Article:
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Title:         Topics: Object Recognition
Course number: 91.550
Instructor:    Kate Saenko,
Location:      Olsen Hall, Room 410
Meeting Time:  Mondays 4:30-7:00
Office Hours:  Mon/Thu 9:30-11:00 Olsen 223 (subject to change), and by appointment

Course Description   

Recognition of objects and activities in images and video has wide applications, including robotics, content based retrieval, security and healthcare. Recent increases in processing power, availability of large training corpora, and machine learning methods such as deep learning have together significantly advanced the state of the art in this field.


This course will not follow a textbook, but will based exclusively on readings from the recent literature in computer vision, robotics, machine learning and AI conferences. Students will read and present papers in class.

Recommended supplemental computer vision textbooks: 
Recommended supplemental machine learning textbooks:

Software and Hardware

The course will make extensive use of research software that the paper authors have made available. Most of the code will be in Matlab; the Octave scientific programming environment is a free version of Matlab. For the project, any language or library is okay to use, however I encourage you to make use of the implementations we cover during the semester.

Syllabus Overview

See Schedule.

Deliverables/Graded work

Students will be evaluated based on the following graded work:

  • participation in in-class discussions (20%)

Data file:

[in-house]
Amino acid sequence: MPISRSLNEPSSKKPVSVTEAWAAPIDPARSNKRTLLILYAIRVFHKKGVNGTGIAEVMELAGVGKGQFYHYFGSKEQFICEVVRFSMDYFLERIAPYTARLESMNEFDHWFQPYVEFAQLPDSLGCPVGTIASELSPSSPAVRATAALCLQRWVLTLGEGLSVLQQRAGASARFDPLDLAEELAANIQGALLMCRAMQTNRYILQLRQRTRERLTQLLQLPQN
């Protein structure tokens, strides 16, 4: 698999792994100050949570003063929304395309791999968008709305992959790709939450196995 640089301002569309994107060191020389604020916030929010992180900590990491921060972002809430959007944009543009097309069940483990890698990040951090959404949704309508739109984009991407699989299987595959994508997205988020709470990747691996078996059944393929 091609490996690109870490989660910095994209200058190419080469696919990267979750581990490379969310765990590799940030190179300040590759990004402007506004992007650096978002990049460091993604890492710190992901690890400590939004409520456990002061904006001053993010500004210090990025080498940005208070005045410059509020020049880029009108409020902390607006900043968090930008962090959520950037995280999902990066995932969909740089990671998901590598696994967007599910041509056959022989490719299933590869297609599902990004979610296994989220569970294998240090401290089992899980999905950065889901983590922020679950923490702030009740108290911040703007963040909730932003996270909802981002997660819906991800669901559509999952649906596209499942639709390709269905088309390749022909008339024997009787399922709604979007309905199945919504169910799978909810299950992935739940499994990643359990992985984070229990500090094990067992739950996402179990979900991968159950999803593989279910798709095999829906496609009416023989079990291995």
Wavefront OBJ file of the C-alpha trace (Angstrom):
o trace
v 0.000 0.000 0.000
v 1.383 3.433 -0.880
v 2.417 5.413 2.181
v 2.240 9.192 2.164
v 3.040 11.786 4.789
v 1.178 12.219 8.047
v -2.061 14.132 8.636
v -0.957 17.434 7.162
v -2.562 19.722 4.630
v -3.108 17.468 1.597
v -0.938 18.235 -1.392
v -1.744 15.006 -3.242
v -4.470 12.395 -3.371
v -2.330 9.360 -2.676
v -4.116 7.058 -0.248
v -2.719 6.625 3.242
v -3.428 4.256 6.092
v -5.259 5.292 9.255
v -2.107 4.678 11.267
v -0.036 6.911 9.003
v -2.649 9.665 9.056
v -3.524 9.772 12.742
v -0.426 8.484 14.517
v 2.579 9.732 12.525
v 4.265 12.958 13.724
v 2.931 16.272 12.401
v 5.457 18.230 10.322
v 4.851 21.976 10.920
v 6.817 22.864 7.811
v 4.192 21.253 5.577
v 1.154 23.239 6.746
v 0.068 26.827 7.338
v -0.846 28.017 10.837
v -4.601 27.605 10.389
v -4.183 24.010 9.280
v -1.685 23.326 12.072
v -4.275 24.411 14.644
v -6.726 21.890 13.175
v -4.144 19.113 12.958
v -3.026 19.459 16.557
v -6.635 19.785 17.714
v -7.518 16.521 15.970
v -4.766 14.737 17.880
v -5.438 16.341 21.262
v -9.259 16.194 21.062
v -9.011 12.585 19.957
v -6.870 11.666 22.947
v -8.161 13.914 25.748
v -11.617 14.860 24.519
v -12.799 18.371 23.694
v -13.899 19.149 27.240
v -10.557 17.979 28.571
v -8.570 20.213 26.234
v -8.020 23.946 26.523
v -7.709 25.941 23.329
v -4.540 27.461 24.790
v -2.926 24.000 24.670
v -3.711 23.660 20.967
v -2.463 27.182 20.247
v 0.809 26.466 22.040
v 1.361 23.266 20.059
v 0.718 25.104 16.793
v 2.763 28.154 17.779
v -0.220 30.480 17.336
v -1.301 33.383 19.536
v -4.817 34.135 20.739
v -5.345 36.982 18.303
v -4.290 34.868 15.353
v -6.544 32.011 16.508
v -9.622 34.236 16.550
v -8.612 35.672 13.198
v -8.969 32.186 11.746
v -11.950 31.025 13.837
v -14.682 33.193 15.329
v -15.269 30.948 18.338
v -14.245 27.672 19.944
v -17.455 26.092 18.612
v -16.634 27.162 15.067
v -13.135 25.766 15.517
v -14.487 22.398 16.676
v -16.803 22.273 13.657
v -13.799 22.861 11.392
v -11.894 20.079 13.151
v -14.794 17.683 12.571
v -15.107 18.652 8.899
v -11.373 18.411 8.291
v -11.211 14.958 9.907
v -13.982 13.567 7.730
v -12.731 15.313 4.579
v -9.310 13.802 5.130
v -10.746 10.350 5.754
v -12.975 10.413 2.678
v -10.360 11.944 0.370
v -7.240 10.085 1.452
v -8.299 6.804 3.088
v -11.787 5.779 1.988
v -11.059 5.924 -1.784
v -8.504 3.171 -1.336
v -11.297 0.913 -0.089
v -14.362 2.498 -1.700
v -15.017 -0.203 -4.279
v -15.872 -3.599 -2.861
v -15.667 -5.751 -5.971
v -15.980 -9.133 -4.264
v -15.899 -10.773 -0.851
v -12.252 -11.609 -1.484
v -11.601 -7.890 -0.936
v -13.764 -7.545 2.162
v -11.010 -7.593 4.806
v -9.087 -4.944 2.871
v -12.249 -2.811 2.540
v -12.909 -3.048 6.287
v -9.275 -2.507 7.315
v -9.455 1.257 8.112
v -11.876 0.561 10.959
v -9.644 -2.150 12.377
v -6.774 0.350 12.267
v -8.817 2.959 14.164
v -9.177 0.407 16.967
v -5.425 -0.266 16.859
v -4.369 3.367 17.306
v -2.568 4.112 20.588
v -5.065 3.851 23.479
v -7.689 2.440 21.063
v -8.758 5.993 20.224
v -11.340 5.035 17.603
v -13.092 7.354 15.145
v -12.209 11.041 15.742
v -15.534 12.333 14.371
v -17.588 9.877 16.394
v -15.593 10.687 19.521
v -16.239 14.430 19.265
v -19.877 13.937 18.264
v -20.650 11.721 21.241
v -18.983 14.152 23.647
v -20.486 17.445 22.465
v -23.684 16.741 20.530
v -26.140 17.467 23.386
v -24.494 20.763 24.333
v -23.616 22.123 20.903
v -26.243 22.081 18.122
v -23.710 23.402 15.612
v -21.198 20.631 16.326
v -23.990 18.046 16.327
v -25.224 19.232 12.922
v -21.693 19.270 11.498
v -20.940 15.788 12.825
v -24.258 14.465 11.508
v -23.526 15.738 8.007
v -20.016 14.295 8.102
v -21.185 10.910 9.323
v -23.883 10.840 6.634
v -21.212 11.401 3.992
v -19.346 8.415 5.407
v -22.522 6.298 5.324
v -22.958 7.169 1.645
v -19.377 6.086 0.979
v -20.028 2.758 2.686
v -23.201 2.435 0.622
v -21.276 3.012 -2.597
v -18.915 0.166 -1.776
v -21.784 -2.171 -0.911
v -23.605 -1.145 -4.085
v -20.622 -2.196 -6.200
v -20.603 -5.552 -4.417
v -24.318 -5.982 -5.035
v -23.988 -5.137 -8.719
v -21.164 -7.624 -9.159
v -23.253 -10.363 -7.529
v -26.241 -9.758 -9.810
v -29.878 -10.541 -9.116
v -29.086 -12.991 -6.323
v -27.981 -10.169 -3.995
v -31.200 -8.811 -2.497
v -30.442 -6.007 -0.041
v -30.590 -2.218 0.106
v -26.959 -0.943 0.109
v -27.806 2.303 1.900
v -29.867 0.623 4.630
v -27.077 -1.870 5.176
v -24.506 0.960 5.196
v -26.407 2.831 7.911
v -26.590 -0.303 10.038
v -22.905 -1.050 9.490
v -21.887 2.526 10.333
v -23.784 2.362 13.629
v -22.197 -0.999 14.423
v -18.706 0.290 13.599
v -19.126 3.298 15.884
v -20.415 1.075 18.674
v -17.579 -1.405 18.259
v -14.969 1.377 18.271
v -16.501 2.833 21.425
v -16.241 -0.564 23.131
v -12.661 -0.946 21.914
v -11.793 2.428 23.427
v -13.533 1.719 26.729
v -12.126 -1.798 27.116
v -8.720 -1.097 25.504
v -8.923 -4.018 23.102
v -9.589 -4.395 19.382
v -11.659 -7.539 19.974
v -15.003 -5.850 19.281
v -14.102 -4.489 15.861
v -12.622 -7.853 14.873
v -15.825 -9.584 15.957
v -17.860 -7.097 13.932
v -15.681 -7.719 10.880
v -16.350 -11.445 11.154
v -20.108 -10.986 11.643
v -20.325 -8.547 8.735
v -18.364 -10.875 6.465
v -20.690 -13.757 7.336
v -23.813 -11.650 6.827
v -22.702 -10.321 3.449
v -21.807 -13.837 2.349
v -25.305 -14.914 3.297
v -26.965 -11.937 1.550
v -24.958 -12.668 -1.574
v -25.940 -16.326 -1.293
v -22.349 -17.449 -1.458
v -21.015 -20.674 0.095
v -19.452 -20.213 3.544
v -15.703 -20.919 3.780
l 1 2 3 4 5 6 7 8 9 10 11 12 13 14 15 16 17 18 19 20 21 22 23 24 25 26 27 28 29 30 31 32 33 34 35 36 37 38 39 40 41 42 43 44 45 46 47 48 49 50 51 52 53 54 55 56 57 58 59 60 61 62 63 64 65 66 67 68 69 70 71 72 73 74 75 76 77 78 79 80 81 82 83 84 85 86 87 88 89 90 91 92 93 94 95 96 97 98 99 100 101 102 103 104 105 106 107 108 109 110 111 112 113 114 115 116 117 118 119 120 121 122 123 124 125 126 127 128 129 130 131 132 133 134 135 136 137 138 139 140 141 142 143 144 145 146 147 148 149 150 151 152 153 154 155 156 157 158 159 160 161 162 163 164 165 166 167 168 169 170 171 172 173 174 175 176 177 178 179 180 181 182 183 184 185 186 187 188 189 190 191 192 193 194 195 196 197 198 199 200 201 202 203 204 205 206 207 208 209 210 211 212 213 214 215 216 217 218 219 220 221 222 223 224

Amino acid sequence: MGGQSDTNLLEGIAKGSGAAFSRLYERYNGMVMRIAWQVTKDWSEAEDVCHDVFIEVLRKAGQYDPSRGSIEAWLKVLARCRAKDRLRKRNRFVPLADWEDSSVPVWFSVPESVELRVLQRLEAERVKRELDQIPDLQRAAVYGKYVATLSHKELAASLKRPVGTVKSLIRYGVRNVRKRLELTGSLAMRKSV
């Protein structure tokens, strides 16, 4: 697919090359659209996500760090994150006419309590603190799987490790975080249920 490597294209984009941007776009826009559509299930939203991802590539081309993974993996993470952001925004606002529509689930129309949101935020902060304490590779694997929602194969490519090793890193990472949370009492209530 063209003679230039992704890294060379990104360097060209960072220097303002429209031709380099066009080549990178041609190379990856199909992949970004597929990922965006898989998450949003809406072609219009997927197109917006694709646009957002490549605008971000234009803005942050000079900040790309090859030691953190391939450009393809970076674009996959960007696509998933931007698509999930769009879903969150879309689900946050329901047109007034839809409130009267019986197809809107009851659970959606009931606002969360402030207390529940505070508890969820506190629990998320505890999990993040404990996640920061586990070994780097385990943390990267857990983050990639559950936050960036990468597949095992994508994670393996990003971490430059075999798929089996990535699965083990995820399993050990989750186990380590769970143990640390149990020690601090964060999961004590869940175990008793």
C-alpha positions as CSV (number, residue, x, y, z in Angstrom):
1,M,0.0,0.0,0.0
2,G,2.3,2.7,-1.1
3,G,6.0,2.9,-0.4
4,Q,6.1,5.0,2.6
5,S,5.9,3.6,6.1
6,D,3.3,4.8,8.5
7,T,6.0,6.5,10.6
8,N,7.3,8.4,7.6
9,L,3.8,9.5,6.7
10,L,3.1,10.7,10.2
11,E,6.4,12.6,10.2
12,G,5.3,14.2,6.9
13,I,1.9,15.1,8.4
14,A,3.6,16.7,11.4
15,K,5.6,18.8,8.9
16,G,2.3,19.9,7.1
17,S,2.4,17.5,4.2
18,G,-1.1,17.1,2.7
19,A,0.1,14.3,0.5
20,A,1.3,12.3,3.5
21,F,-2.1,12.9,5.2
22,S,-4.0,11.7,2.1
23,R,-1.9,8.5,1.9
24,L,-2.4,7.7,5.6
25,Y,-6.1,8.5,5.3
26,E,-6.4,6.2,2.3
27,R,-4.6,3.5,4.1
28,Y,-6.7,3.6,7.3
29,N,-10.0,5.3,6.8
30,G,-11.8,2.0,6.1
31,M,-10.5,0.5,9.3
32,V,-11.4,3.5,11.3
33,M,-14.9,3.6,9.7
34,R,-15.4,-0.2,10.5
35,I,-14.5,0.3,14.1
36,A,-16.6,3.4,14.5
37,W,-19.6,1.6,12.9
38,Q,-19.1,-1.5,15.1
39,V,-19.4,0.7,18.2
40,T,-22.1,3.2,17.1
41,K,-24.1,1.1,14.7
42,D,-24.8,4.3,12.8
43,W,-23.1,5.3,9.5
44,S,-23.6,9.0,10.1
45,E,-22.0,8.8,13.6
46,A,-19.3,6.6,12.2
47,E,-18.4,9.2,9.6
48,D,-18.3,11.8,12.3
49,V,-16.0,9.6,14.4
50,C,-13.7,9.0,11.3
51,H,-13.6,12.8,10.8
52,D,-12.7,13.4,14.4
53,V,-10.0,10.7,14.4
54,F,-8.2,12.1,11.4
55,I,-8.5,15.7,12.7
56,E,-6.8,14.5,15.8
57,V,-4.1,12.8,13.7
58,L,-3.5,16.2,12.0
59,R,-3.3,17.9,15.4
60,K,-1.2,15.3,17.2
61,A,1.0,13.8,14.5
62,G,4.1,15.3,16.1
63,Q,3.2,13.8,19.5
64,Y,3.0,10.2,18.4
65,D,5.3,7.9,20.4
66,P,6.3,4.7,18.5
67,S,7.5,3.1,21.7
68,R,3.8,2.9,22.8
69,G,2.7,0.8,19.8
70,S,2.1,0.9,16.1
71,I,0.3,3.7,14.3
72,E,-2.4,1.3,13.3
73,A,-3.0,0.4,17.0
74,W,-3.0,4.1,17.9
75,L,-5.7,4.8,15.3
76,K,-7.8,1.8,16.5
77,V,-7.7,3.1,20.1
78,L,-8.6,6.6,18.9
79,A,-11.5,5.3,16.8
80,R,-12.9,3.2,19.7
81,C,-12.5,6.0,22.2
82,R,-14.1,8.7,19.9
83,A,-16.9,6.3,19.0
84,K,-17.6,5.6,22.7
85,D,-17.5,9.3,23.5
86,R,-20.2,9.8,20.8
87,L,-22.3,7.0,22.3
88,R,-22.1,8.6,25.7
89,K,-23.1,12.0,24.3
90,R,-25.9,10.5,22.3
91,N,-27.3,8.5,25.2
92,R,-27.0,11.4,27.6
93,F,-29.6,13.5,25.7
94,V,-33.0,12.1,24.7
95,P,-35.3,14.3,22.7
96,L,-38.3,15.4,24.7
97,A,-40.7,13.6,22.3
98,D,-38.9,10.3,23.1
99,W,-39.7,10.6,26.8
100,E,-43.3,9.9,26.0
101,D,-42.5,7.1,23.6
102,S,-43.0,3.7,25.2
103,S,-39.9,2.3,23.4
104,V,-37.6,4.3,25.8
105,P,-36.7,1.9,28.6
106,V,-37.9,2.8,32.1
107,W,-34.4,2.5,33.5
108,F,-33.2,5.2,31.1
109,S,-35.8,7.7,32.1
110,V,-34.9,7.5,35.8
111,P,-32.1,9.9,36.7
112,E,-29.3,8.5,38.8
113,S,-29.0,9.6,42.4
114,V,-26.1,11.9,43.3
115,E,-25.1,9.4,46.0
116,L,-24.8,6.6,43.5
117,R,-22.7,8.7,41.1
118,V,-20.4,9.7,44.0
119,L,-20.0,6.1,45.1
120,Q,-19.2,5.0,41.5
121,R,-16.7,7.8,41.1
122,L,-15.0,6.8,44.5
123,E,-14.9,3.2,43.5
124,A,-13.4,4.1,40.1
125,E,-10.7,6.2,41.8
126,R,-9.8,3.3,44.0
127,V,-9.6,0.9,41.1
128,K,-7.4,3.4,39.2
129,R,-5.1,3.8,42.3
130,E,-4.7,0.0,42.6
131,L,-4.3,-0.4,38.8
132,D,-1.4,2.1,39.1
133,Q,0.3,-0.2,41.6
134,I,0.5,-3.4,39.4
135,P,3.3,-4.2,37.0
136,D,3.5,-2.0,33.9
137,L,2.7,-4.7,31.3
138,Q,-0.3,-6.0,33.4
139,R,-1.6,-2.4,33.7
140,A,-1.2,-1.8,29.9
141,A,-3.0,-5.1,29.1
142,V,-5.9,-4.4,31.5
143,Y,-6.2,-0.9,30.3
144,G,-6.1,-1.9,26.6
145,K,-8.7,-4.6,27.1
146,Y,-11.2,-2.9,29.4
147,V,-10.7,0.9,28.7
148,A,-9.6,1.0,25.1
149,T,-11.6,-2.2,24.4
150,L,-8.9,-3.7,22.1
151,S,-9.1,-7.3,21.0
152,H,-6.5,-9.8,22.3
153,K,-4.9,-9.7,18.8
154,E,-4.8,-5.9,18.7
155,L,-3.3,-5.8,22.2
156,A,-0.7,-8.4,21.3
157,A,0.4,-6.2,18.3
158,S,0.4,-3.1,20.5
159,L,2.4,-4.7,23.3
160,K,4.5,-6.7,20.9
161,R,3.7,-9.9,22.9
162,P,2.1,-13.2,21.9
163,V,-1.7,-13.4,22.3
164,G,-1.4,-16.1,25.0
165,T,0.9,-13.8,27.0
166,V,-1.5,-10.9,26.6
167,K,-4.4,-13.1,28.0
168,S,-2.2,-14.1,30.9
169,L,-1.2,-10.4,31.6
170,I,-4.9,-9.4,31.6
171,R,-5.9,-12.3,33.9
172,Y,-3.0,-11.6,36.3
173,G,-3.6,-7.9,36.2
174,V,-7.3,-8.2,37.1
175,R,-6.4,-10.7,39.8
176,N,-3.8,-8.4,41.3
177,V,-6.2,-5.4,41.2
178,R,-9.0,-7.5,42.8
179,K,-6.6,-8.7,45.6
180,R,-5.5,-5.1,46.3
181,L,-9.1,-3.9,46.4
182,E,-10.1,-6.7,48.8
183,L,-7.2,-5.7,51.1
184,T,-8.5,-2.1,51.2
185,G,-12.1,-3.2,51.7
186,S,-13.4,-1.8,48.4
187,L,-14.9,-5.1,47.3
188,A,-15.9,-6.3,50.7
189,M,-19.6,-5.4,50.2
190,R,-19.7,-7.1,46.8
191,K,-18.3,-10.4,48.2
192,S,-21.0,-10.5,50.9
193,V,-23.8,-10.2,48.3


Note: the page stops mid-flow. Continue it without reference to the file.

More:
• in-class paper presentations (40%)
  • final project write-up (20%)
  • final project in-class presentation (20%)

Late Policy

  • presentation materials are due 3 hours before class
  • 20% off per day
  • up to 4 days


Permission of instructor. This is a graduate course. Students should be familiar with

  • Calculus, Linear Algebra, Probability and Statistics
  • some Computer Vision or Pattern Recognition
  • some Machine Learning/Data Mining/Artificial Intelligence

Academic Honesty Policy: Students are expected to honor all CS department and UMass Lowell policies related to academic honesty and integrity. Violators risk failing the course in addition to any actions taken by university administration. The default CS department policy is that a student who cheats will fail the course. The University's policy is described here. A definition of plagiarism is here. All work on exams must be the student's own work. All work on homework assignments must also be the student's own work, with the following exceptions: 1) hints provided by the instructor or TA may be used but must be acknowledged in writing in the student's work; 2) high-level hints from another student may also be used if a student is unable to make progress on an assignment problem on his/her own; this type of hint must also be acknowledged in writing in the student's work. Detailed collaboration among students on homework assignments is not permitted. Students cannot obtain homework answers from web sites. 

Religious Observance: UMass Lowell respects the religous observances of students. If religious obligations conflict with course due dates and/or examinations, students should notify the professor in writing well in advance of the due date.